Sophie knew the word for her. Ingratiating. And it seemed to be working on their father, who smiled briefly, watching Amber Waybridge walk away. He liked to talk about how new and bold her work was. On the strength of his recommendation, she had won a summer artist’s residency in Vermont. Sophie couldn’t wait for her to leave.
Just as the eggs and toast and bacon arrived, Cecily trotted back to the table and climbed into her chair, her small purple tennis shoes swinging.
“Where have you been?” Sophie said in annoyance, not expecting an answer, and not receiving one. Bright wedges of orange rimmed the plates. Good. She was hungry.
But when she picked up her fork, her father frowned. “Wait for Amber.”
“Where is old Amber, anyway?” asked Cecily, already biting into an orange.
Their father looked at her. “She was with you.”
Cecily shook her head and spoke with her mouth full. “Nuh-uh.”
“She went to the ladies’ room to find you.”
“I didn’t see her.”
Their father sighed heavily. “Soph, would you go see what’s keeping her?”
Sophie sighed in return, sliding slowly from her chair, her every exaggerated motion a protest. It felt good to skid her rubber toes across the tile.
She rounded the corner into a long corridor paneled with dark wood and lit by a single dim sconce. The floor was dark cement, and doors flanked her on both sides, closed doors with faded gold-painted letters that said PRIVATE and EMPLOYEES ONLY and EXIT, and doorways branching into other hallways, narrow and dark. “A veritable warren,” her mother would have called it. No wonder it had taken Cecily so long. Near the end of the corridor, Sophie pushed open the glossy black door to the ladies’ room. “Amber?” Sophie bent and peered under the doors, but saw no tanned ankles, no strappy sandals, no toe ring. “The food’s there already,” she said, pushing open one metal door after another, but her voice echoed, and all the stalls were empty, and she knew she was alone. In the wide cupboard under the sinks, there were only big white wheels of toilet paper.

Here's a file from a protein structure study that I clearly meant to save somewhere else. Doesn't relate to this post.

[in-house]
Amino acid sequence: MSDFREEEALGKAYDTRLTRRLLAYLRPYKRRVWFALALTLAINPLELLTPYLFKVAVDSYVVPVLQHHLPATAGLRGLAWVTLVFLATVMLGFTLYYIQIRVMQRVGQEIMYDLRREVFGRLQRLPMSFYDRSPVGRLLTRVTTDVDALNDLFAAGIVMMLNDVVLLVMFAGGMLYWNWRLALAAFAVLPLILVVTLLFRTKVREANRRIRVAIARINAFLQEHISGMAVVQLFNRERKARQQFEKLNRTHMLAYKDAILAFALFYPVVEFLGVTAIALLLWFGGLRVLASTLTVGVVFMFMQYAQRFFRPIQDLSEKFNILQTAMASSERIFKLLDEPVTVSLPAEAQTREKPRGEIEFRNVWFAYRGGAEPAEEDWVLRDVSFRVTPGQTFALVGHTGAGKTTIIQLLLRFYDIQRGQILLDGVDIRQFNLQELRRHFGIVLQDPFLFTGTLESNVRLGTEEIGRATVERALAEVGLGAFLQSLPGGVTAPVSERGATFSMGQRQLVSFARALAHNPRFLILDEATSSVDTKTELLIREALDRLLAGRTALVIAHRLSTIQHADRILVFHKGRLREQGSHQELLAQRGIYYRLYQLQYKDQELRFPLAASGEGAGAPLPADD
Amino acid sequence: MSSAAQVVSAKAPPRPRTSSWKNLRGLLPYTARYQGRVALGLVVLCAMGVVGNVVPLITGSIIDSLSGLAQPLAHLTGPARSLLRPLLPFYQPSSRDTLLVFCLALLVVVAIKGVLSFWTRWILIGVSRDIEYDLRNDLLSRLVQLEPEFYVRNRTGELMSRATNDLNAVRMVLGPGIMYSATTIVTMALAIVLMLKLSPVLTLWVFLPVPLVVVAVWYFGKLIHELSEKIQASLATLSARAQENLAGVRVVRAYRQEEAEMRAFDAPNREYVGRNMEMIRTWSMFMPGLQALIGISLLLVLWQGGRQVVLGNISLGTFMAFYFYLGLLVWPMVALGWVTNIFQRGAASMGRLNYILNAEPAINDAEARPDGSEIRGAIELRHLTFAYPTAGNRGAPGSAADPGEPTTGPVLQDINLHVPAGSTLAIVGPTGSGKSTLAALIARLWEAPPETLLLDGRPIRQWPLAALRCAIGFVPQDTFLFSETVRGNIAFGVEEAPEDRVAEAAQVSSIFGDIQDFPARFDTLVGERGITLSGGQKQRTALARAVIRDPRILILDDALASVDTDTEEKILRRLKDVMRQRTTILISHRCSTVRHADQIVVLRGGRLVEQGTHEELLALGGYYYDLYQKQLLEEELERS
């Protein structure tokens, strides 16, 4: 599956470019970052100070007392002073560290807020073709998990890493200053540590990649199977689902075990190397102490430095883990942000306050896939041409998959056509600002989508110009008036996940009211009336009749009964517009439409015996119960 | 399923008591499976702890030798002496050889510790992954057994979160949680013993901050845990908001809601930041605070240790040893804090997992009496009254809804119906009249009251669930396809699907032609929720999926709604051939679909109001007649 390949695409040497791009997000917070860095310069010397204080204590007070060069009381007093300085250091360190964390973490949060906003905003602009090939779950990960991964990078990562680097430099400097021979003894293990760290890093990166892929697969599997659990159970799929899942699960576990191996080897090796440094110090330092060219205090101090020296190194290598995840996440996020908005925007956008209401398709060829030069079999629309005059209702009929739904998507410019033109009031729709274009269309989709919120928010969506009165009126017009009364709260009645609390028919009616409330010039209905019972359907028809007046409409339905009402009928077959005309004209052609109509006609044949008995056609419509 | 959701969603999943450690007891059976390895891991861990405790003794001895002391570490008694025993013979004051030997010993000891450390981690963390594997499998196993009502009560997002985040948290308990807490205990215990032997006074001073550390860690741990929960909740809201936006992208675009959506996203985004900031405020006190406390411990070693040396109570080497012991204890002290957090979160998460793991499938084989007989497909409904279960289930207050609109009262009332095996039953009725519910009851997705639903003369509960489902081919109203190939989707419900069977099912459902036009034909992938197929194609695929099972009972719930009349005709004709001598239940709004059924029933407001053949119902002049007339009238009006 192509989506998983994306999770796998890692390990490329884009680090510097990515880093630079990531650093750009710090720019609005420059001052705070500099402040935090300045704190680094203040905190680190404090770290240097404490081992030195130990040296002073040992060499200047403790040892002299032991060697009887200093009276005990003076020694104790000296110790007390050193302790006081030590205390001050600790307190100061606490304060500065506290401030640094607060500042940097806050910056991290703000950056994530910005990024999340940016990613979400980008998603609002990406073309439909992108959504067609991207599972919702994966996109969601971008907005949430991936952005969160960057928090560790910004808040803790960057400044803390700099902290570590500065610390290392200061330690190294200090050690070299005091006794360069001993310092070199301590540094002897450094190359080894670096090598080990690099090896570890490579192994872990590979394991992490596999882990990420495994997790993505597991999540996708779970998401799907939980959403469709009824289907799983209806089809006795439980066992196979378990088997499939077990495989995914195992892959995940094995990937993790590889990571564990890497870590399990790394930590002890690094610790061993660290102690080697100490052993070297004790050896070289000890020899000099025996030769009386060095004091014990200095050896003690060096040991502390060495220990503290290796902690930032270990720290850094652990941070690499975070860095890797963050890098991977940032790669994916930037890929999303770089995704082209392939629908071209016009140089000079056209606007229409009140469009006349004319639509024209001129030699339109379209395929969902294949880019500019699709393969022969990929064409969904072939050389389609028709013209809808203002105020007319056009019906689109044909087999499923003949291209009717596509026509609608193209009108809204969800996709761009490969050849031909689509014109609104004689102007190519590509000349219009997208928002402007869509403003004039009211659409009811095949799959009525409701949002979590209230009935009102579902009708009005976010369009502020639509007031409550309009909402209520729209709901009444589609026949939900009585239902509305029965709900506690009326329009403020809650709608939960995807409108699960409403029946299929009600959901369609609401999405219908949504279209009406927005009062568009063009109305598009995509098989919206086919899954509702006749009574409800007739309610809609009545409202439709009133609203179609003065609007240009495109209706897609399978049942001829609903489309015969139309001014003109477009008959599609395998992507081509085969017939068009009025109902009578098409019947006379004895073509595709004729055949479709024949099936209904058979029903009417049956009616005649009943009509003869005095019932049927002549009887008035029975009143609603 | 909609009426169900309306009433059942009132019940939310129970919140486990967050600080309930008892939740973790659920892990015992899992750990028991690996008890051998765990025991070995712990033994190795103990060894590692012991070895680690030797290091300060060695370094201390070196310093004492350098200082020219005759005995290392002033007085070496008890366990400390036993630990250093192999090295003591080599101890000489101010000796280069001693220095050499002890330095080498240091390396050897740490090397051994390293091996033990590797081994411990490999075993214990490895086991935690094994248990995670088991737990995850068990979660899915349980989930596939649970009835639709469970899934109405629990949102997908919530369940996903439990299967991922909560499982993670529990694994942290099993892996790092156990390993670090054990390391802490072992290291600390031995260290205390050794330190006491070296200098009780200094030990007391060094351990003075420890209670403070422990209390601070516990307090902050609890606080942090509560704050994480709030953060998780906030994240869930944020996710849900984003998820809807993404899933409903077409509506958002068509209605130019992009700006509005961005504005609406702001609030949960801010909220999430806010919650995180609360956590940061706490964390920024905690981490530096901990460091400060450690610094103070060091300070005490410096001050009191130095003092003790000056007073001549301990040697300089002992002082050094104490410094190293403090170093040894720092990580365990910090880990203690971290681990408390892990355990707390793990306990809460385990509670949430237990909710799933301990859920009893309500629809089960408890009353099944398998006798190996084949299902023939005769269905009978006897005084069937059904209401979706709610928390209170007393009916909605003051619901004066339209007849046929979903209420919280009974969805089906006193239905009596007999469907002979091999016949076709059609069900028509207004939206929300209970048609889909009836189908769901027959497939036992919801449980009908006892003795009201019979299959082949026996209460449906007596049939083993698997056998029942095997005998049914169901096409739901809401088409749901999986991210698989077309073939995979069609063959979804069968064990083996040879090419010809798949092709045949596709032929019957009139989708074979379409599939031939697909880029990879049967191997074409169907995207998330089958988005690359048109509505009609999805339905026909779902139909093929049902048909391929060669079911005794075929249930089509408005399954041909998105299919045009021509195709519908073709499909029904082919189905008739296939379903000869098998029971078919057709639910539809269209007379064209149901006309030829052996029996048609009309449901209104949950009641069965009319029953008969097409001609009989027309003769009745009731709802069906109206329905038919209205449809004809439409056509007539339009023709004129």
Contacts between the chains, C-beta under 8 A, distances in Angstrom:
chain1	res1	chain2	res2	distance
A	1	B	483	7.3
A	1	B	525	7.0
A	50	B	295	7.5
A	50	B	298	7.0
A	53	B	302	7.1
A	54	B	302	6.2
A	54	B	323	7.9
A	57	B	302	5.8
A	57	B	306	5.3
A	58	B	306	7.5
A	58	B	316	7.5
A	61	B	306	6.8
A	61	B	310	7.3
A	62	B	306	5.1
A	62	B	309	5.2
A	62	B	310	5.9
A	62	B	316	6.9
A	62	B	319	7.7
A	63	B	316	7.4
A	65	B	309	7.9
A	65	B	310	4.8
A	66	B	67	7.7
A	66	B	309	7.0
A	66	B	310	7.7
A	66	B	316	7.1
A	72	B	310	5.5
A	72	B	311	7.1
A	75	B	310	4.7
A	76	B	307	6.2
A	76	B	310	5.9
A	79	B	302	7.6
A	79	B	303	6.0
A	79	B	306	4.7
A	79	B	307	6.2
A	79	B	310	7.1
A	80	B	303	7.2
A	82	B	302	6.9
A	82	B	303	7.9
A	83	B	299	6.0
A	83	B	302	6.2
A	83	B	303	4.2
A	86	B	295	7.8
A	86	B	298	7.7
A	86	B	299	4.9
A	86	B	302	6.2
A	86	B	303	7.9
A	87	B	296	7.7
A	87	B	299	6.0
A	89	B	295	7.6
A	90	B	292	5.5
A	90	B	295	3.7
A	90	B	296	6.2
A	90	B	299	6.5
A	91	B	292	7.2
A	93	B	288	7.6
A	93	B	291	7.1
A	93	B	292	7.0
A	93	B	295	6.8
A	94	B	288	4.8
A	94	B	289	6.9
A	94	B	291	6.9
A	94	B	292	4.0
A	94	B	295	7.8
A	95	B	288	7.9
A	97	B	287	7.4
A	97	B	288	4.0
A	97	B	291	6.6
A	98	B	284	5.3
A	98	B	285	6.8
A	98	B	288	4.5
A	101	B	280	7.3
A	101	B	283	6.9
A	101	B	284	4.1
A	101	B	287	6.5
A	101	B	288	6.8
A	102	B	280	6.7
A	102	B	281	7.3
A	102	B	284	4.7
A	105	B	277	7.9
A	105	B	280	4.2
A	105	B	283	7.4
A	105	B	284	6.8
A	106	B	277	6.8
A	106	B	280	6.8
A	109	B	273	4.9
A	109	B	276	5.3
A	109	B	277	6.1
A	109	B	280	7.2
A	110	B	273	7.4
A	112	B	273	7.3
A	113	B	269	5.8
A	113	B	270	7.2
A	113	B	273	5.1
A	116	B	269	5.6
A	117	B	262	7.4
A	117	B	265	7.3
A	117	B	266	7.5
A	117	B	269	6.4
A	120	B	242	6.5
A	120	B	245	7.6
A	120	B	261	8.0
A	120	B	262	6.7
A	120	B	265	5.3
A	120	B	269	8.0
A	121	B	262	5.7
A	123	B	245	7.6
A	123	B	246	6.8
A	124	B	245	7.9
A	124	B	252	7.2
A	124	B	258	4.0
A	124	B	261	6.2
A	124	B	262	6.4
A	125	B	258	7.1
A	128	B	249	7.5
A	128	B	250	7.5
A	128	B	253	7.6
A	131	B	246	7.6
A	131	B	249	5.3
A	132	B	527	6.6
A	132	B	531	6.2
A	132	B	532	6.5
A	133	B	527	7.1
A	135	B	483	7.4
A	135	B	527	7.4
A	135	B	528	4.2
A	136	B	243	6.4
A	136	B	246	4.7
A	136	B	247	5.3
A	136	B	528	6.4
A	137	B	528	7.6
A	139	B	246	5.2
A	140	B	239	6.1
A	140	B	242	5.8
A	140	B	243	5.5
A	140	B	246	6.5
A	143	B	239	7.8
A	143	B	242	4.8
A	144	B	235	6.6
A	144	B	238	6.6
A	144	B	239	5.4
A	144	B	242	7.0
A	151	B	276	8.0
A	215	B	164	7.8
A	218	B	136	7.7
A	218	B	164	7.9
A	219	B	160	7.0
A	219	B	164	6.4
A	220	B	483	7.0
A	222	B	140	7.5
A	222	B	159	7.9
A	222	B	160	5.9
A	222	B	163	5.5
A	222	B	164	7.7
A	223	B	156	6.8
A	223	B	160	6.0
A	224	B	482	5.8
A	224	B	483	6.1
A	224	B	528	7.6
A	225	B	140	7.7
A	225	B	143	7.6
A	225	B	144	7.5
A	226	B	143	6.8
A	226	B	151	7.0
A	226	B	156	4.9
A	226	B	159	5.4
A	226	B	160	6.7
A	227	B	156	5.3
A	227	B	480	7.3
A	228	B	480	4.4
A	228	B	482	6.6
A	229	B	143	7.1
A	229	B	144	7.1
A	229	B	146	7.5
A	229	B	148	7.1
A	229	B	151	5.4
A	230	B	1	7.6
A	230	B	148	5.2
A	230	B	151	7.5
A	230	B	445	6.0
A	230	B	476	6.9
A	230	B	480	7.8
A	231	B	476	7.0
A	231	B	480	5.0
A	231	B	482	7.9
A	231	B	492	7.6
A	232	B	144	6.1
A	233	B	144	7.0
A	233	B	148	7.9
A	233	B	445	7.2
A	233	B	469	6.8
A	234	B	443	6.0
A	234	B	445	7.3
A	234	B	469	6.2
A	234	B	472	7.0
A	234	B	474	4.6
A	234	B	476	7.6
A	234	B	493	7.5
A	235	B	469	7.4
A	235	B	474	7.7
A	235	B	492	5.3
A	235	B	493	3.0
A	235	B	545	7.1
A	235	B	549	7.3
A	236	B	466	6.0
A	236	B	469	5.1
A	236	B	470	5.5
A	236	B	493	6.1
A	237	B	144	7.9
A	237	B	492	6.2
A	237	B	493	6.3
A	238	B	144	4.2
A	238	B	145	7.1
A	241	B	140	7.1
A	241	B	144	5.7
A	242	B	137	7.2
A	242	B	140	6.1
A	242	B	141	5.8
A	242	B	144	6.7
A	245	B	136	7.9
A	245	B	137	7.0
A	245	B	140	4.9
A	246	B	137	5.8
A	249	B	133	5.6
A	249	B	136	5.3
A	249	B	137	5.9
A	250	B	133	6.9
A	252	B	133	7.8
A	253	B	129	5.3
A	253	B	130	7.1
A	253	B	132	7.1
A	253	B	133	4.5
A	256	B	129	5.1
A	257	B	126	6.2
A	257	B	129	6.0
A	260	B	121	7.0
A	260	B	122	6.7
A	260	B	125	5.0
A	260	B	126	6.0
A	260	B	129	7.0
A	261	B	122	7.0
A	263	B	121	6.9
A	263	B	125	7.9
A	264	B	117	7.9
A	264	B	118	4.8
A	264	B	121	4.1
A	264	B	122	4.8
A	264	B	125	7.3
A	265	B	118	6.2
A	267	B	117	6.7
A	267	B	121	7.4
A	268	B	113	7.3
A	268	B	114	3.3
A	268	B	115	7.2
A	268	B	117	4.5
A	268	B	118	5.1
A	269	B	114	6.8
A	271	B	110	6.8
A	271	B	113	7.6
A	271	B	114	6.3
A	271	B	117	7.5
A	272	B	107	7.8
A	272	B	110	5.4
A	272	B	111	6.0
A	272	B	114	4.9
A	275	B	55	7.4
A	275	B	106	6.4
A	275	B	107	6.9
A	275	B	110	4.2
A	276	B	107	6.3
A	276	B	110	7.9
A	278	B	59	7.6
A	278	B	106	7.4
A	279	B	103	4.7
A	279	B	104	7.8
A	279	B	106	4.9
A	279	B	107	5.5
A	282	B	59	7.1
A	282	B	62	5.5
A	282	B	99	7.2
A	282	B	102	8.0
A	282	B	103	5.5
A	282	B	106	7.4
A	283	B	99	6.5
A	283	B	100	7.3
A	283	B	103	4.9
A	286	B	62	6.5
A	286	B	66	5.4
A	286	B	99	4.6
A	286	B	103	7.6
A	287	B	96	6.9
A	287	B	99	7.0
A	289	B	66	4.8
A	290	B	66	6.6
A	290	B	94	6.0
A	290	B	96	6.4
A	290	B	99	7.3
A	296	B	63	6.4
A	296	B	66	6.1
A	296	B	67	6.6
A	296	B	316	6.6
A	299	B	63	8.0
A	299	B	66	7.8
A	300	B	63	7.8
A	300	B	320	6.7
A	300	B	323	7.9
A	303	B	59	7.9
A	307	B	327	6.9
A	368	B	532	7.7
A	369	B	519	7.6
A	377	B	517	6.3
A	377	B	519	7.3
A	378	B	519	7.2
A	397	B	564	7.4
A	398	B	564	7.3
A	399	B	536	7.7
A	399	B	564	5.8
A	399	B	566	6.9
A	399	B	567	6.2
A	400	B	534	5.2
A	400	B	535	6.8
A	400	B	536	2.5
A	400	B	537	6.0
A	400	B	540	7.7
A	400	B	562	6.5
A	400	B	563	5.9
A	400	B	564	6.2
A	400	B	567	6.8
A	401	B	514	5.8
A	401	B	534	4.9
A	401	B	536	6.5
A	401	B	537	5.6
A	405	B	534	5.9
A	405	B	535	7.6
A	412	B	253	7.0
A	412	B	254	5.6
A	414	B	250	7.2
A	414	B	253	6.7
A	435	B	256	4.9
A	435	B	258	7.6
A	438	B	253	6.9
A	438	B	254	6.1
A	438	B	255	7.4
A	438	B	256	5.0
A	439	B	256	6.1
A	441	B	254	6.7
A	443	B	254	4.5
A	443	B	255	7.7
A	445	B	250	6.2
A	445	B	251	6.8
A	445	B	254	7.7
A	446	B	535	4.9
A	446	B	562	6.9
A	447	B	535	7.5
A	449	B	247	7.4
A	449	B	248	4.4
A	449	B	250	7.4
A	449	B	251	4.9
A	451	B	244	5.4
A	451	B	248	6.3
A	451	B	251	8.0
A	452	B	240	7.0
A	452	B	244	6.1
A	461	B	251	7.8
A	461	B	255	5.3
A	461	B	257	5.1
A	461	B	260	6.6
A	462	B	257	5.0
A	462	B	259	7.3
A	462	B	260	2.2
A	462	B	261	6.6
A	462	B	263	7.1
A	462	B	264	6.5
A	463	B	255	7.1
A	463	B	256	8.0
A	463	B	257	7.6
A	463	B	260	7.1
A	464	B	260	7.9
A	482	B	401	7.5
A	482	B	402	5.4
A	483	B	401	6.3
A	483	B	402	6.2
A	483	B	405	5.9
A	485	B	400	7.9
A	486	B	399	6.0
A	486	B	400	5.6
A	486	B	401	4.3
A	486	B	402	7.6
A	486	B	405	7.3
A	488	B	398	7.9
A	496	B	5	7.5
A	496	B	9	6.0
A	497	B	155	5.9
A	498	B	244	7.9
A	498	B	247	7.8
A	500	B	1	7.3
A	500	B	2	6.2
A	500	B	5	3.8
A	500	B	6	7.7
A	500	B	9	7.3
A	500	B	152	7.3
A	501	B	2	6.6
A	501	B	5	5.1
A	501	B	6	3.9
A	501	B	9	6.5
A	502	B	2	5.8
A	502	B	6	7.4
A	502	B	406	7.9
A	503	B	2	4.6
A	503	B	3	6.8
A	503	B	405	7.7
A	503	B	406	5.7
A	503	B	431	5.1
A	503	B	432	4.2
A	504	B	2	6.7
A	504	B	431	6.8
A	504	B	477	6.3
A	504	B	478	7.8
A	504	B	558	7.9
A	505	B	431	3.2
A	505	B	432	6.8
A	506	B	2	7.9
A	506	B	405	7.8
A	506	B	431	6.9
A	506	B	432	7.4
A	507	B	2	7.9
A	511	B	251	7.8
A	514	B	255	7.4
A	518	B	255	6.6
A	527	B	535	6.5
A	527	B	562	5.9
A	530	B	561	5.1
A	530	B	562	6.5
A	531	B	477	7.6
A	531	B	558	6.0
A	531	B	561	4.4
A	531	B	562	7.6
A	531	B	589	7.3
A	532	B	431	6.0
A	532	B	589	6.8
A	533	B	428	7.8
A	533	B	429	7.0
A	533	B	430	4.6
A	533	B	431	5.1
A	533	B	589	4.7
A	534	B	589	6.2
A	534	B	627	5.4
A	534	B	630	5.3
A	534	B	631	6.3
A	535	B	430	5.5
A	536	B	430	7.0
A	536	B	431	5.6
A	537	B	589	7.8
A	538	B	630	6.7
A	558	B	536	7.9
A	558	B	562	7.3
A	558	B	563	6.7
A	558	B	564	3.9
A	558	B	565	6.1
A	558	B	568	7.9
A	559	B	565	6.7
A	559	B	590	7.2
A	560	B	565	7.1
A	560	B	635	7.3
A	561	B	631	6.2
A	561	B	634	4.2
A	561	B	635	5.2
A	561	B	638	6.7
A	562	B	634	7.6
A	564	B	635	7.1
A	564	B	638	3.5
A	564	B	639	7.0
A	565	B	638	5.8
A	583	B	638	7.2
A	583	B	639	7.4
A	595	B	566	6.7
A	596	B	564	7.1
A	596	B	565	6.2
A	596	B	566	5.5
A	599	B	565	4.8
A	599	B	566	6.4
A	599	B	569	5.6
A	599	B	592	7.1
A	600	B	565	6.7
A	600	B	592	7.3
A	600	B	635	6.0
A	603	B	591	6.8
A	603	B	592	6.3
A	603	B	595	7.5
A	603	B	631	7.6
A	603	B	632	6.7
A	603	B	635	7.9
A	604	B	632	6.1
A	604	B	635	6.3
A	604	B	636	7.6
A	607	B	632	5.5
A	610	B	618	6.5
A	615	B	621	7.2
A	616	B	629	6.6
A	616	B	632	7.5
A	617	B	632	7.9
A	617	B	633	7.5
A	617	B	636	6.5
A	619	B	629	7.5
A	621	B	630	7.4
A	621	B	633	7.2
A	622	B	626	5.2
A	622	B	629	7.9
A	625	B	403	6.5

Annoyed, Sophie headed back down the dark corridor, trailing her fingers along the paneled wood. When the kitchen door flashed open and a waiter hurried out, a swath of fluorescence lit the hallway for an instant, and the whole corridor flashed into brilliant relief. In the sudden illumination, Sophie could see a curl of lemon rind on the dark cement and the sticky spots a mop had missed.
And there, on the floor near the door marked EXIT, lay a small and broken gold chain, its tiny diamonds glinting.
* * *
Then things got very loud and frantic, with Daddy shouting for the waiter, then the manager, and running with the employees to push doors open with a loud, fast slam, not just the ladies’ room but the men’s room, the storage rooms, the walk-in, the kitchen, where all the cooks peered curiously, their knives stilled in midchop. All the other diners were on their feet, looking, saying what they’d seen, who’d left the restaurant, a woman with blond hair, a man with a big duffel bag, three loud college boys who looked hungover, but no pretty twenty-five-year-old with dark hair and a cropped black T-shirt. When the police came, Daddy was out on the sidewalk, yelling, and the people said it all again, and Sophie told her story to a big officer who nodded and blinked. Their father yelled, Stay there! Right there!” at Sophie, and so she stood next to the restaurant manager, gripping Cecily’s hand, while her father and the police searched everywhere again, the whole building and the street outside, the alleys and the shops next door, but Amber Waybridge wasn’t there, she wasn’t anywhere.
Copyright © 2012 by Joy Castro